It is no doubt that the planet is experiencing a serious climate change and if the phrase “survival of the fittest” originating from the evolutionary theory is something to by, then the means to understand and be able to cope with the changes has to be found. Luckily, we always seem to have all the answers to all of our problems, if only we look at the right place.
A recent study published in the Canadian Journal Of Plant Science; “Predicting Weed Invasion In Canada Under Climate Change: Evaluating Evolutionary Potential” has found the right place to look, weeds. The study conducted by Antonio DiTommaso, a weed ecologist, Richard C. Call, a director of Agricultural Sciences and David Clements, a biologist at Trinity Western University has found out that while other species are likely to suffer from environmental fluctuations, temperature changes may help the invasive category of weeds expand their ranges. This ability to colonize new areas is further enhanced by the weeds natural capability to rapidly change genetically.
The study, according to DiTommaso, modeled itself on the fact that plants are dynamic entities in the evolutionary tree as opposed to static entities as evidently portrayed by the changes in weed distribution over time. Scientist have for many years thought that weeds may never develop herbicide resistance on a level as high as the insecticide resistance of the 1950’s and 1960’s, but the currently widespread herbicide resistance has shown that weeds have a strong potential to evolve in the presence of aggravated selection pressure.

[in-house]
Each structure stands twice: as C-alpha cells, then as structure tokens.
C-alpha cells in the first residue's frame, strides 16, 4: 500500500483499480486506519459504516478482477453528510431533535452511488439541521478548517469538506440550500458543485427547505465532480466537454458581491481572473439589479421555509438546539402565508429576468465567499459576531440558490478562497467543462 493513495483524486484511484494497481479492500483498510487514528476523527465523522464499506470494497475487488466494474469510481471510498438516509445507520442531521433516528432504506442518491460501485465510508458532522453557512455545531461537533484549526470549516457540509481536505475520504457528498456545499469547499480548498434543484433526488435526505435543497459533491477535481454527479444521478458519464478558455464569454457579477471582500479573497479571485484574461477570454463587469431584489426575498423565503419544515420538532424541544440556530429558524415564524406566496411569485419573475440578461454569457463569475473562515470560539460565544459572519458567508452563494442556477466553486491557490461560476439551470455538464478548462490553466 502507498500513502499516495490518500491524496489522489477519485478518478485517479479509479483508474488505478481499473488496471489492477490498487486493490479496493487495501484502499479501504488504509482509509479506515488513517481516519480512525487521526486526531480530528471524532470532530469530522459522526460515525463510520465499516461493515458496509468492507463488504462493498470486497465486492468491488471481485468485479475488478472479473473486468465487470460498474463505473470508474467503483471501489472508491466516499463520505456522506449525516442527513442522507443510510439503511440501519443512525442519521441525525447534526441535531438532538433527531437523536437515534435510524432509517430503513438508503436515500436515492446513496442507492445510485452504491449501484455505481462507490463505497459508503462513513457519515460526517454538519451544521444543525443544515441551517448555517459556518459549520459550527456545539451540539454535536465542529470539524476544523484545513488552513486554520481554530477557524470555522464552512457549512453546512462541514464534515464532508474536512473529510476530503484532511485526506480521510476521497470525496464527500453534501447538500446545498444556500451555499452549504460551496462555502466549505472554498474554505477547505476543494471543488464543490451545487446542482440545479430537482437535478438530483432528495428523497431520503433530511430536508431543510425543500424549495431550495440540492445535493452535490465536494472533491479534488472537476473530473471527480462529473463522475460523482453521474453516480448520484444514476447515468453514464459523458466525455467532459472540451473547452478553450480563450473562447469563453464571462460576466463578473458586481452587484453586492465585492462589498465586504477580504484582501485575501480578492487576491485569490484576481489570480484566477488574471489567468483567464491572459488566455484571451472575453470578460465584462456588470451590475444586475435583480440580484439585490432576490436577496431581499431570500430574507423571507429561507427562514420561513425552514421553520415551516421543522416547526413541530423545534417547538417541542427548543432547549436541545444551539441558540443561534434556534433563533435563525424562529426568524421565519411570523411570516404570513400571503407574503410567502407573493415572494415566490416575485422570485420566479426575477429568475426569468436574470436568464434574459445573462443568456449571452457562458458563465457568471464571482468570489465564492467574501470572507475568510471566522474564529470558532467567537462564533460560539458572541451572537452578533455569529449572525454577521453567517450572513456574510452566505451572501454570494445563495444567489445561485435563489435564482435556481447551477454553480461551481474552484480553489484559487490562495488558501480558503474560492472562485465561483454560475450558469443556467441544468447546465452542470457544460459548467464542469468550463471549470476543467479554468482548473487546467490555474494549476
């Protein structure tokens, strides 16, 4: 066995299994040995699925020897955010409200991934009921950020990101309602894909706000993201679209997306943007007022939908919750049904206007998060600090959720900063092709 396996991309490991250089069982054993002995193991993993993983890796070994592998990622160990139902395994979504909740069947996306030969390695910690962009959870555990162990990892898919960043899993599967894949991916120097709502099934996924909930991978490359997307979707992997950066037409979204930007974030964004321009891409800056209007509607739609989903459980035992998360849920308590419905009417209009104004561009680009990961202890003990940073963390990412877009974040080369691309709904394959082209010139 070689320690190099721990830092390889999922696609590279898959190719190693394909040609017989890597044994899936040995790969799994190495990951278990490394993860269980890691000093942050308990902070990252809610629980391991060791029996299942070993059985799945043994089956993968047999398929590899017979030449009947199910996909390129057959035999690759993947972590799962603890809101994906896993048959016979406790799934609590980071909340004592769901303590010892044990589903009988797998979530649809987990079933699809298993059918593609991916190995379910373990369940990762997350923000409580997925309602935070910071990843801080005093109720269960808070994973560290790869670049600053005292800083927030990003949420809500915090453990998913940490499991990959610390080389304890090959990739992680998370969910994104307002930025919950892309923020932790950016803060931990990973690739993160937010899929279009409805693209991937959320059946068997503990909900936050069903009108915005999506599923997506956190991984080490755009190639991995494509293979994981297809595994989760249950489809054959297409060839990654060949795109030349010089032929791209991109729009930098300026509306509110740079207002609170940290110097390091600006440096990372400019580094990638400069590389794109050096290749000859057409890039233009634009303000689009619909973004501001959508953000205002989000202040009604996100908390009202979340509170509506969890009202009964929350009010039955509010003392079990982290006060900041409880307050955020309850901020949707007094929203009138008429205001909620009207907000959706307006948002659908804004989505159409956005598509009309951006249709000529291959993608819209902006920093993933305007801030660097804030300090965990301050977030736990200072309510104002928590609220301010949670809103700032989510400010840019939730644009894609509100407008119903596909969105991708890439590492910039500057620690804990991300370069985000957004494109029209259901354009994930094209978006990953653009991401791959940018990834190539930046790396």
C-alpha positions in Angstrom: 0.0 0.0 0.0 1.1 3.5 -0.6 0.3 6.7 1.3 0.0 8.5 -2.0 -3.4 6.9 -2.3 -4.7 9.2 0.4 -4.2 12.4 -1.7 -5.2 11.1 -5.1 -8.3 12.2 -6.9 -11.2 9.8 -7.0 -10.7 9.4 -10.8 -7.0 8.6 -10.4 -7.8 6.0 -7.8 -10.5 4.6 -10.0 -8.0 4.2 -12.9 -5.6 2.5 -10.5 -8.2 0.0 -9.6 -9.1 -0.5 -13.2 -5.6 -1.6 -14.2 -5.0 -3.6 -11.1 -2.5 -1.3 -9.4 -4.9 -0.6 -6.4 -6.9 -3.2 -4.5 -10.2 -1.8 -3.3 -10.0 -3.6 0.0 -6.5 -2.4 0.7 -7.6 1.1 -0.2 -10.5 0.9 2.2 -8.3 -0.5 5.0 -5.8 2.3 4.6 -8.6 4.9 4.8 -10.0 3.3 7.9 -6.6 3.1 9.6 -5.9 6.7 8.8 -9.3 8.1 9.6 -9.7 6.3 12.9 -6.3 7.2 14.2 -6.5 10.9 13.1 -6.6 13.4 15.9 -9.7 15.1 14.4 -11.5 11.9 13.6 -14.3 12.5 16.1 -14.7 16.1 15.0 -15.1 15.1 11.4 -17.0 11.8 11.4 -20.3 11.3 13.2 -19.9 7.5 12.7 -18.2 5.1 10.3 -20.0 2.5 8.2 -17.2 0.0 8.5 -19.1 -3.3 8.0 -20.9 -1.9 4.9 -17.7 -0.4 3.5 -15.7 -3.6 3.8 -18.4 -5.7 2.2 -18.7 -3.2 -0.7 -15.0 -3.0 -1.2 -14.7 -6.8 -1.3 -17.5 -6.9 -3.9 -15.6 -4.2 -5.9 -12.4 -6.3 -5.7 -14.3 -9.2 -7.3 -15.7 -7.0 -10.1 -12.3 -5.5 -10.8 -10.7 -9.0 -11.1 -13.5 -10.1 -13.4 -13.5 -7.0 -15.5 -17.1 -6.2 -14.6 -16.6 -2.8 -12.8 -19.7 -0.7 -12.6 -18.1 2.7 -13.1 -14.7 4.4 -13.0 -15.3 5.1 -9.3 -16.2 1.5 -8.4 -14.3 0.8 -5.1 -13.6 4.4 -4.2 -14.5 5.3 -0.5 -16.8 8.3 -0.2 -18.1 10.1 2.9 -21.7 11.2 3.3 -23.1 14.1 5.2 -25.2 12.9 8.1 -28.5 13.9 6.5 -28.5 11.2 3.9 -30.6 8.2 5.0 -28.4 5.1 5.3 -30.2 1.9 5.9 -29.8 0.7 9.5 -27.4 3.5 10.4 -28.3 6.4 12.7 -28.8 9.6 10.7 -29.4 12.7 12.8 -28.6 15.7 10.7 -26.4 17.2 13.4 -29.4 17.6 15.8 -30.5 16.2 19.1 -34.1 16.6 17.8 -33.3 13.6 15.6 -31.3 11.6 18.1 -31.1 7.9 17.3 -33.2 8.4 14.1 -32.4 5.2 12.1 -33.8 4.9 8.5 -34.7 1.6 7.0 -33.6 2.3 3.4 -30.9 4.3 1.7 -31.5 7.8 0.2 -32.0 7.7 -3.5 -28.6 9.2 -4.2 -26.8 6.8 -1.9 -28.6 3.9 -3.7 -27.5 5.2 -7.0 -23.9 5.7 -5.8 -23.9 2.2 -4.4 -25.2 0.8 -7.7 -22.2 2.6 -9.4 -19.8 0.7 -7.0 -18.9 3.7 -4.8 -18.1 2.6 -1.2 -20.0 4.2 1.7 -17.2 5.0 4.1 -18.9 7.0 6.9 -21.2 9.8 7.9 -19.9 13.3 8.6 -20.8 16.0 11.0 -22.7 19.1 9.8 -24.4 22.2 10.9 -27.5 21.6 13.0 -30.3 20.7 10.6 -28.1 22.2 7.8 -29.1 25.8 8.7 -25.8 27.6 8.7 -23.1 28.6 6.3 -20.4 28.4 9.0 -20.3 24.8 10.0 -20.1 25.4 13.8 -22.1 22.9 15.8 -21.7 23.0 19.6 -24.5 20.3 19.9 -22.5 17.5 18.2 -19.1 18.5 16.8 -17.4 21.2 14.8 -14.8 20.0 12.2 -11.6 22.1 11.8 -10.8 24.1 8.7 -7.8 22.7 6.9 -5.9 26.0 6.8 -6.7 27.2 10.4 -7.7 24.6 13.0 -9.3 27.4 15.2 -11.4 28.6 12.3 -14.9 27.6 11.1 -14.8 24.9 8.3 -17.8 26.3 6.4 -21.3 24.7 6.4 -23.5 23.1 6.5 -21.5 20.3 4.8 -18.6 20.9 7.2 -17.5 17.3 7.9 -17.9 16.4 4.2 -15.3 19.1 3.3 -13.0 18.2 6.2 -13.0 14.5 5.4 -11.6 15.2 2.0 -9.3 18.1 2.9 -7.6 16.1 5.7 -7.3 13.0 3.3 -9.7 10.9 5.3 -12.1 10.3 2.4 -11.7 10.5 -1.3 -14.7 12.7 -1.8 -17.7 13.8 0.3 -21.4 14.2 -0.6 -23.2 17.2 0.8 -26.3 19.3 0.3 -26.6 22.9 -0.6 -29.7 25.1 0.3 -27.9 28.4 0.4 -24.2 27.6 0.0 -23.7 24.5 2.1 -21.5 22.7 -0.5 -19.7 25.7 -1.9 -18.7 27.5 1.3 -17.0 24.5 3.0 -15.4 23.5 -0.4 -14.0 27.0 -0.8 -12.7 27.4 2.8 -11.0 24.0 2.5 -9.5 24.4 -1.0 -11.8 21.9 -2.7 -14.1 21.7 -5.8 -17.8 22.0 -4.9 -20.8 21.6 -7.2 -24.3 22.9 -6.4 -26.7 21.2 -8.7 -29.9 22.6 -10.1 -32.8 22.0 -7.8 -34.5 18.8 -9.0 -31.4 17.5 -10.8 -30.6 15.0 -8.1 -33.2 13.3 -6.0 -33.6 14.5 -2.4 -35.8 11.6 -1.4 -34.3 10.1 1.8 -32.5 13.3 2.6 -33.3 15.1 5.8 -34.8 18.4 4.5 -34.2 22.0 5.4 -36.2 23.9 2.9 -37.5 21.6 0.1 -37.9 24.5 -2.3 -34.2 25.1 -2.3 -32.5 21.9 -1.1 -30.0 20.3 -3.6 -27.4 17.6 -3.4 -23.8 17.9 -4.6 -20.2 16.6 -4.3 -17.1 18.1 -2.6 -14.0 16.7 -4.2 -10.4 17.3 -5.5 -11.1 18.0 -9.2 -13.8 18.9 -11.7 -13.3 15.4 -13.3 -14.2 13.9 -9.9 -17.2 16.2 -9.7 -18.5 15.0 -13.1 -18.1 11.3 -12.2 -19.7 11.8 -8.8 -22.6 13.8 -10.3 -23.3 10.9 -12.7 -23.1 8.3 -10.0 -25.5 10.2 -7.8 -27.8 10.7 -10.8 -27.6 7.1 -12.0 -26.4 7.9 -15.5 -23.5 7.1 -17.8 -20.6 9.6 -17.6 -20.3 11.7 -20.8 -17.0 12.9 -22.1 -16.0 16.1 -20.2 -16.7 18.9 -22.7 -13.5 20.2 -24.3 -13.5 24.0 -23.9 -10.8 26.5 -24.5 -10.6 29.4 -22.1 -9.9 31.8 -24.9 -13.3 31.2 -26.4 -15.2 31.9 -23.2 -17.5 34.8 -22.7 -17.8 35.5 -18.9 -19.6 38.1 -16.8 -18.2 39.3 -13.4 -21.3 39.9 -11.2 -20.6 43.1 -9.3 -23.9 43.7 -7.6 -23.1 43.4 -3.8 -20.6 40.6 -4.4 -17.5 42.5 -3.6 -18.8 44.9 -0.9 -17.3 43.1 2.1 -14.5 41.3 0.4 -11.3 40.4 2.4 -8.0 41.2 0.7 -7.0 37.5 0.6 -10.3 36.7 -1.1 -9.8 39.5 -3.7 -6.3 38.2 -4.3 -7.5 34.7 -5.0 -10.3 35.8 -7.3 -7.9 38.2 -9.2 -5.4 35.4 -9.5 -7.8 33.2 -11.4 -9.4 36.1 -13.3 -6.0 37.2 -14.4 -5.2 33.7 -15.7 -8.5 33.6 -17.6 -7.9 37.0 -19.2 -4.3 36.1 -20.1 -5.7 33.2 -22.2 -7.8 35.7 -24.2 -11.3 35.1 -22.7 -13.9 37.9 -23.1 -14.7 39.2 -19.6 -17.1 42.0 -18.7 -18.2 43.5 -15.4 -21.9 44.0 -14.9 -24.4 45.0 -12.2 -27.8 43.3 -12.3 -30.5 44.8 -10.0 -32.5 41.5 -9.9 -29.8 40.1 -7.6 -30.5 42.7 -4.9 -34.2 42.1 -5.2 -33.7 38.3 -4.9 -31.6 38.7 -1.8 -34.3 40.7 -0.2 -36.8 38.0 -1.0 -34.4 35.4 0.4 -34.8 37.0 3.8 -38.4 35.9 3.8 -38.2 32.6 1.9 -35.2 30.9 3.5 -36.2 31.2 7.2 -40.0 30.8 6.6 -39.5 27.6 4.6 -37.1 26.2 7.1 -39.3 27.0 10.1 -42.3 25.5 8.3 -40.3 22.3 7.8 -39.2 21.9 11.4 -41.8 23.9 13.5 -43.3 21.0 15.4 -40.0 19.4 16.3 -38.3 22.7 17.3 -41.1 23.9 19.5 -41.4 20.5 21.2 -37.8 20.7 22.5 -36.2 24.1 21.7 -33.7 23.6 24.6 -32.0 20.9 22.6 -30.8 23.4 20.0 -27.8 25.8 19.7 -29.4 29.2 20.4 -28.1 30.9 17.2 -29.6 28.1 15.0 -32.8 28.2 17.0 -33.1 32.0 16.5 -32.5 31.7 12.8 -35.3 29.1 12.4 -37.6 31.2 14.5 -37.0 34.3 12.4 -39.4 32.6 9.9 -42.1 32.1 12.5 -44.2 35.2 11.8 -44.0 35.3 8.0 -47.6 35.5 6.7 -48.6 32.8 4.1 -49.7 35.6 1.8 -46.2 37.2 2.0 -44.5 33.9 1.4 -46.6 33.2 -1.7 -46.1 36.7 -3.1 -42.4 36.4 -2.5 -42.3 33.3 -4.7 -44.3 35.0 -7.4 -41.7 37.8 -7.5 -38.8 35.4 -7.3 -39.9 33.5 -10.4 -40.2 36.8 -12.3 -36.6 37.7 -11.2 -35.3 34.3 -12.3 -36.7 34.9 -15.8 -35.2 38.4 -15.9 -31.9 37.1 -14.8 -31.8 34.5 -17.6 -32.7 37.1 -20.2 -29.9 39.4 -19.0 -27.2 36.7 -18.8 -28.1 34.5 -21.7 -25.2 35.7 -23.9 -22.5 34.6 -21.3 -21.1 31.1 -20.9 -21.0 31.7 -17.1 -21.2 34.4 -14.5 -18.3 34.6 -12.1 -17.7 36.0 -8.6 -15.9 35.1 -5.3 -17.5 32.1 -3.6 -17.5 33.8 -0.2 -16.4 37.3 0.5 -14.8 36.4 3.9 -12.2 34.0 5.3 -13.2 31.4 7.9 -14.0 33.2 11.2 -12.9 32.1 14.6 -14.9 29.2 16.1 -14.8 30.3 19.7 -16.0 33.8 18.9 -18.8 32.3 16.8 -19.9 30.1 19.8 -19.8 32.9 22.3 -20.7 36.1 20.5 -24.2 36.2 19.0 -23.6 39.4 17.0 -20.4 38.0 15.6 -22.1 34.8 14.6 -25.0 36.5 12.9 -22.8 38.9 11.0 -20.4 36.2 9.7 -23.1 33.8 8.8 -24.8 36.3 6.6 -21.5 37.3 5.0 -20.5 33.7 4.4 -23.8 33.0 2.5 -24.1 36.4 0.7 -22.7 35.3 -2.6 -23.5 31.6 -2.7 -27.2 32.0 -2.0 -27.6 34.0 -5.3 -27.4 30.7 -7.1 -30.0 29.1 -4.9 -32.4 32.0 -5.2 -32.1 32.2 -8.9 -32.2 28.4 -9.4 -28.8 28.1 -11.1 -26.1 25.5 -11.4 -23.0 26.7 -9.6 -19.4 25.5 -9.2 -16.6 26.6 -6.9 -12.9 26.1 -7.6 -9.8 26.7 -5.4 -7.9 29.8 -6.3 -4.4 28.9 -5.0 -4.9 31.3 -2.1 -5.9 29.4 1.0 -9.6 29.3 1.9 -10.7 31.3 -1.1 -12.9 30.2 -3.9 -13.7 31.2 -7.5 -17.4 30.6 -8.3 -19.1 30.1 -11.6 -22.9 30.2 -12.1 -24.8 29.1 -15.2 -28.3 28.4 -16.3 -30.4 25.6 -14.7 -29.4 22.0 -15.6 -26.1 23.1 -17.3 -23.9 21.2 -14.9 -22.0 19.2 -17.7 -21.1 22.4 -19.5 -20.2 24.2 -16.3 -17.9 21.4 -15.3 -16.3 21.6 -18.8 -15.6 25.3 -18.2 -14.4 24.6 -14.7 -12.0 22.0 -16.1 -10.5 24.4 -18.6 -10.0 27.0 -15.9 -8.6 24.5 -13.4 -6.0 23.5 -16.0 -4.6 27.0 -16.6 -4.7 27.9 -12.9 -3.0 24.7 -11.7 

Four different weed species that seem to be expanding their ranges within North America towards Canada were used for the study, they are Velvetleaf, Japanese Knotweed, Himalayan Balsam and Johnsongrass. Observations of the weeds showed potential evolutionary responses to climate change in each of the species even with the population genetic differences. According to DiTommaso, the study findings will help to address the spread of weeds and the ecological and subsequently the economic damages it could cause.
He is also fascinated by the lessons likely to be learned from the inhabiting nature of weeds in restoring degraded areas. He says that though weeds are seen as just plants out of place, from the ecological point of view they are good colonizers of disturbed ecosystems and will remain resilient even with repeated disturbances. This makes weeds essential to both agriculture and human well-being mainly by protecting and restoring soil. “They can initiate the process that will eventually restore any forest, prairie, savanna or whatever ecosystem that was native to that location,” he adds.
Though weeds are still considered as the main production constraint for the organic agricultural field because they cause more yield loss than crop pathogens and insect pest, the need to implement safe and sustainable strategies for dealing with weeds is essential. The research team also point out that we should however consider what makes these wild weeds as resilient and maybe these schemes that makes them troublesome could help in designing better cropping systems to help cope with the predicted climate change.